The measurement sensitivity has been improved significantly compared to previous results. Four separate analyses were necessary to identify candidate signal events from the different modes by which Higgs bosons can be produced. The background prediction strategy includes sophisticated machine learning techniques like deep neural networks that help to differentiate the signal from the substantial background. The characteristic expected signature of the Higgs boson decay to muons is a small excess of events in the invariant mass of muon pairs near the Higgs boson mass of 125 GeV.
Figure 1: The Higgs boson candidate invariant mass distribution for the weighted sum of all event categories. In the lower panel, which subtracts the predicted background from the data, an excess of events is observed in data that is consistent with the Higgs boson decaying to a pair of muons, indicated by the red line.
Figure 1 shows the number of collisions for different values of the dimuon mass, where for each mass the number of collisions is counted. The Z boson background dominates and decreases going from smaller to larger masses. The tiny contribution of the Higgs boson decay to muons is invisible in the upper panel but indicated by the red line in the lower panel, which shows the distribution when the background is removed. An excess of events over the predicted background is visible in data, and the yield is consistent with the prediction for the Higgs boson decay to muons. Figure 2 displays the probability that the observed CMS data can be explained without there being a Higgs boson decaying to muons. If that probability is small this means the data is consistent with the signal. For a Higgs boson mass of 125.38 GeV, corresponding to the most precisely measured value to date, the probability that a statistical fluctuation can explain the observed signal is less than 1 in 700.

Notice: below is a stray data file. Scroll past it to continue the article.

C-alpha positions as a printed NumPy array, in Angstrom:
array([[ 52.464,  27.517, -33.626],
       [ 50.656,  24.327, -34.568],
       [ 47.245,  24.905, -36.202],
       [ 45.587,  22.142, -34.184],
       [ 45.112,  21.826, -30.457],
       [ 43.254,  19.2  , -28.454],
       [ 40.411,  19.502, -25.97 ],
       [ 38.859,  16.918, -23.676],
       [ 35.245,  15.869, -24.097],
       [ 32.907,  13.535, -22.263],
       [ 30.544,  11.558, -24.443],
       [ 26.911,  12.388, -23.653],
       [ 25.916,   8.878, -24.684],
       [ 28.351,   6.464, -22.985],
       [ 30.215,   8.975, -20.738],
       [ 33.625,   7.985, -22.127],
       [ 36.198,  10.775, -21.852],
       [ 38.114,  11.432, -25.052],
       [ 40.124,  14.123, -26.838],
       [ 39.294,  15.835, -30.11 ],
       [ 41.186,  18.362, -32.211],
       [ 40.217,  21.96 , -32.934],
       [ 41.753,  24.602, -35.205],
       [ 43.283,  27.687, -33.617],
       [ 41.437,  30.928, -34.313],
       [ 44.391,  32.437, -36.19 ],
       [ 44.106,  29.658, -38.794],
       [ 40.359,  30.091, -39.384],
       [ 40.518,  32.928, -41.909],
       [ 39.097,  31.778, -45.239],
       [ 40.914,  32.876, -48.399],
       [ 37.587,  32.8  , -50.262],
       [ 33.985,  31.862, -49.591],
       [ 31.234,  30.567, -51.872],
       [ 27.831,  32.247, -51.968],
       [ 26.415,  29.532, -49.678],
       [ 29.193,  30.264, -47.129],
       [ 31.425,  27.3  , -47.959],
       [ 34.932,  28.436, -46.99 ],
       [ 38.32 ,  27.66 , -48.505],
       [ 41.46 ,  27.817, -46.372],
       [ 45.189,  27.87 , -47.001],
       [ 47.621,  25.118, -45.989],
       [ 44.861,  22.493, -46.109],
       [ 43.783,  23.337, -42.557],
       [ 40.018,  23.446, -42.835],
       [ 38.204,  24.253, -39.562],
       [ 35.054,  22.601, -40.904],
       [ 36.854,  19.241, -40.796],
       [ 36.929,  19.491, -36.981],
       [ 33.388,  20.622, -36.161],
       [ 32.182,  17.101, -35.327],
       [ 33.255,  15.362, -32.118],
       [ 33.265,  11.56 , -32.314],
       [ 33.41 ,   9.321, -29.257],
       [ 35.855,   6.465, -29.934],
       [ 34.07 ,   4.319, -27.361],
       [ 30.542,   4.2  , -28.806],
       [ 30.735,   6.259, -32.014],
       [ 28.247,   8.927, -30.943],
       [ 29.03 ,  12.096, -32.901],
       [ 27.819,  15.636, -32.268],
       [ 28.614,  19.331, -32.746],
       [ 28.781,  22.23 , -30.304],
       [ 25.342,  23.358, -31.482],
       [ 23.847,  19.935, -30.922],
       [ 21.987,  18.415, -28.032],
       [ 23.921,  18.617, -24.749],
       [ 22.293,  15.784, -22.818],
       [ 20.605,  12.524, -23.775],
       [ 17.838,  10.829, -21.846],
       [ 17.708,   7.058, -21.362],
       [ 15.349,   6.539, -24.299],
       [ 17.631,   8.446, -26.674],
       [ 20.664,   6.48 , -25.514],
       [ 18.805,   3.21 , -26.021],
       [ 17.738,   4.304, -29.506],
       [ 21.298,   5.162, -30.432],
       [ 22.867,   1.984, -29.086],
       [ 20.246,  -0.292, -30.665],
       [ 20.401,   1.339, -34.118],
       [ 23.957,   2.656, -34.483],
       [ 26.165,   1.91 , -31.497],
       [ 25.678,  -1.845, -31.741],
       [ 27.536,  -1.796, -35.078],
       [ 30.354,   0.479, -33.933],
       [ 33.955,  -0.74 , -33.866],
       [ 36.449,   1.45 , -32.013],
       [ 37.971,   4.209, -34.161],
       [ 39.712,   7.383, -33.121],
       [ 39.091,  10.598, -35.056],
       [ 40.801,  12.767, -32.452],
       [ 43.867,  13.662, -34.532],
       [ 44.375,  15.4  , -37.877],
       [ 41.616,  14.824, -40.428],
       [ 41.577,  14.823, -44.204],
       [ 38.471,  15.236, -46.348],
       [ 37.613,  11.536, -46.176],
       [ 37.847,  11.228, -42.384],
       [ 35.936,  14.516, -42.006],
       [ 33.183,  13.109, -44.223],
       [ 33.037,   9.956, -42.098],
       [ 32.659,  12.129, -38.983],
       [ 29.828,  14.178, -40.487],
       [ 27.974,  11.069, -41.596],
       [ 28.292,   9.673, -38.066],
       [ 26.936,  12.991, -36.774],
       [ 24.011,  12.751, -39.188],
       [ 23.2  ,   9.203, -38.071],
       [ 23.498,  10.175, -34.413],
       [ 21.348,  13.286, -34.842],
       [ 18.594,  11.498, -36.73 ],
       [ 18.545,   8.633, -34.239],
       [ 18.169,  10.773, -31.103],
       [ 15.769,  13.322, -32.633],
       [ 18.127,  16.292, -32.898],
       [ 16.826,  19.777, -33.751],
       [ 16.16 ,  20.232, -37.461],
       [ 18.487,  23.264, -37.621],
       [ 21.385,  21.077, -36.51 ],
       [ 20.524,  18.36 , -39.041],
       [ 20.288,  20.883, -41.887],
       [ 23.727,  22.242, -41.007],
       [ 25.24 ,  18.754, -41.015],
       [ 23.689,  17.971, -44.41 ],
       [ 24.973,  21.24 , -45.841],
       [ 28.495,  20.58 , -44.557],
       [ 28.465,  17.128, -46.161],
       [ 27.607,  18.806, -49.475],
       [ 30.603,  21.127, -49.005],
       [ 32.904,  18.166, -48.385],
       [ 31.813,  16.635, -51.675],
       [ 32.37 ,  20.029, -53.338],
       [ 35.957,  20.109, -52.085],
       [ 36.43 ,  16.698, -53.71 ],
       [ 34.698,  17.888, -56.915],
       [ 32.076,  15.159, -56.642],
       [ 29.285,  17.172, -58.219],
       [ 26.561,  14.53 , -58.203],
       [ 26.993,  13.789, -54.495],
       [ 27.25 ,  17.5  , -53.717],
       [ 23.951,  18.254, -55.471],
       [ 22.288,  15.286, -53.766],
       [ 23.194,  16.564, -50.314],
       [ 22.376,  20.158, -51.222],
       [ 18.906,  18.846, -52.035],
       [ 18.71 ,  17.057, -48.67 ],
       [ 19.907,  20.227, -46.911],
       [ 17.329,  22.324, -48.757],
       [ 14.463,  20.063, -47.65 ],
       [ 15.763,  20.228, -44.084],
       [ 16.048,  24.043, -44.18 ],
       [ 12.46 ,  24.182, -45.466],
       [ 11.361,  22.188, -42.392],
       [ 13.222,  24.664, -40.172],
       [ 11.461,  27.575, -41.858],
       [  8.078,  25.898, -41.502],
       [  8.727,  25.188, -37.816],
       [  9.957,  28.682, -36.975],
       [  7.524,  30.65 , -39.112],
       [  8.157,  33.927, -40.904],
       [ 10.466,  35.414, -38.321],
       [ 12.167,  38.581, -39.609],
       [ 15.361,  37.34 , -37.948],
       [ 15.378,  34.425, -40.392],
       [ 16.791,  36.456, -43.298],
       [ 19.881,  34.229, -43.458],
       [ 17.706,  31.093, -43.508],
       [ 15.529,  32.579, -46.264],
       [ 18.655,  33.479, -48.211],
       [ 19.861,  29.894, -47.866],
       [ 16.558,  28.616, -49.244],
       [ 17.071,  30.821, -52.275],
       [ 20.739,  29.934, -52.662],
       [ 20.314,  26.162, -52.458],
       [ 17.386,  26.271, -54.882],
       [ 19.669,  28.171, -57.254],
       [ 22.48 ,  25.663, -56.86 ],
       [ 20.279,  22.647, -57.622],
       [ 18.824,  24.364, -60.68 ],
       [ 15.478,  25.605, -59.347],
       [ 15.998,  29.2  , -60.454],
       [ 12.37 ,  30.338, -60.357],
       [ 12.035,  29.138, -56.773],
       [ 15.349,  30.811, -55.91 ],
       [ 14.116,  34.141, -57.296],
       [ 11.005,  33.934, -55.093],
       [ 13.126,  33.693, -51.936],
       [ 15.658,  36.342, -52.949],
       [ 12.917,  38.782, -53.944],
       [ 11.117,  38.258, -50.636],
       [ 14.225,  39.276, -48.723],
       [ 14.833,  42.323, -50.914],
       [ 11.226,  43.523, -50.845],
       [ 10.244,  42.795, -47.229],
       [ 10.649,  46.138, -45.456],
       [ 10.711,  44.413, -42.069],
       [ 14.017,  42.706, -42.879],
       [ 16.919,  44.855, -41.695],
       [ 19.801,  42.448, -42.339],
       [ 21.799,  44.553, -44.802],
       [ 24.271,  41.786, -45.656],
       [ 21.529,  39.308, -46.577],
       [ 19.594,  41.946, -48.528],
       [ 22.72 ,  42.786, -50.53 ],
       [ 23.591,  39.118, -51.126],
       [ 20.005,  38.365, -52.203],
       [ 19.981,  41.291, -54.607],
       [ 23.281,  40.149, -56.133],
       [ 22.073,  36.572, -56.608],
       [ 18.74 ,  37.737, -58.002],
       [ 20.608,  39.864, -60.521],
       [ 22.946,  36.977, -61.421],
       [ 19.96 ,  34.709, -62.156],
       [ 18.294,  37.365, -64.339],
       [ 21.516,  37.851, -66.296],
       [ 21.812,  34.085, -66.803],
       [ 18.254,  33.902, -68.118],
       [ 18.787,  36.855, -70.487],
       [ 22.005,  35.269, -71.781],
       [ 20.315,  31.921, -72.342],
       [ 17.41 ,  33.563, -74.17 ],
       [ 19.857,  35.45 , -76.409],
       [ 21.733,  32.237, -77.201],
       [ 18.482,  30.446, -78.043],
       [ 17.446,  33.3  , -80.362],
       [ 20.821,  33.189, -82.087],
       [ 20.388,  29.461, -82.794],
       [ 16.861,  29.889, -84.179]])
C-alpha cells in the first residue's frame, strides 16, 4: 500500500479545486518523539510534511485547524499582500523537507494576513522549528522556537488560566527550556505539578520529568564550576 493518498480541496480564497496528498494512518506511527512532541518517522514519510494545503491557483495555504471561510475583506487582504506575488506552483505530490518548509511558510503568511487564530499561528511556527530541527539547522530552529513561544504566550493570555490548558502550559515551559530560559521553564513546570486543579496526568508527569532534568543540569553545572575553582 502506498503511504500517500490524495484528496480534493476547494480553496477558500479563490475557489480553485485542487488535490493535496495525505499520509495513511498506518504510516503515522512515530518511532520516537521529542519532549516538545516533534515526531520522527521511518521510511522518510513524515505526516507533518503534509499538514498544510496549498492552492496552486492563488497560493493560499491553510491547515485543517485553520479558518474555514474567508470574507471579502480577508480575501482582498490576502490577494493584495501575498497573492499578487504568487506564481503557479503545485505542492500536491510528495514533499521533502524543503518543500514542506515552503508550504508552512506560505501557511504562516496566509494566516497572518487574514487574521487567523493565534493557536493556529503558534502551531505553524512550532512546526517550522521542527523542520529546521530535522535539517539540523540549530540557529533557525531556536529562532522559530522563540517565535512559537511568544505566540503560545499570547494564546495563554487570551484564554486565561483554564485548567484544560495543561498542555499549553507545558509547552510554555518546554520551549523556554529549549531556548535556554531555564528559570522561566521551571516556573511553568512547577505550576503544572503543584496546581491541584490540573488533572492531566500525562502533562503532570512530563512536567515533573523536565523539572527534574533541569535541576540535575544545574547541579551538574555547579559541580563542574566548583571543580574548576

Figure 2: The consistency of the observed data with the absence of signal (p-value) as a function of the considered Higgs boson mass hypothesis. For a Higgs boson mass of 125.38 GeV, corresponding to the most precisely measured value to date, the probability that a statistical fluctuation can explain the observed signal is less than 1 in 700.
This result is the first measurement of the interaction between the Higgs boson and the muon, directly probing the Higgs boson coupling to the second generation of leptons. Figure 3 compares the latest CMS measurements of the Higgs boson interactions to the prediction by the standard model. With this new result, we can examine the Higgs field interaction with masses that are more than a factor 10 smaller than before.
Figure 3: A summary of the CMS measurements of the Higgs boson couplings to the other fundamental particles, with the predictions by the standard model indicated by the dashed black line. In the lower panel, the ratio between the measured coupling and the standard model prediction is shown. This new CMS result presents the first measurement of the Higgs boson coupling to the muon, indicated by the left-most data point.
Although the muon measurement in Figure 3 is consistent with the blue line of the standard model, there are still substantial uncertainties. Because the Higgs boson decay to muons is so rare, the precision of this measurement is limited mainly by the amount of data collected so far. The quantity of accumulated data is expected to double from the upcoming Run-3 of the LHC, allowing for an improvement in the precision of this vital measurement in the next years. In the longer term, the unparalleled data quantities anticipated from the High-Luminosity LHC will enable the high-precision measurement of this interaction, one of the key milestones of the LHC physics program in the years to come.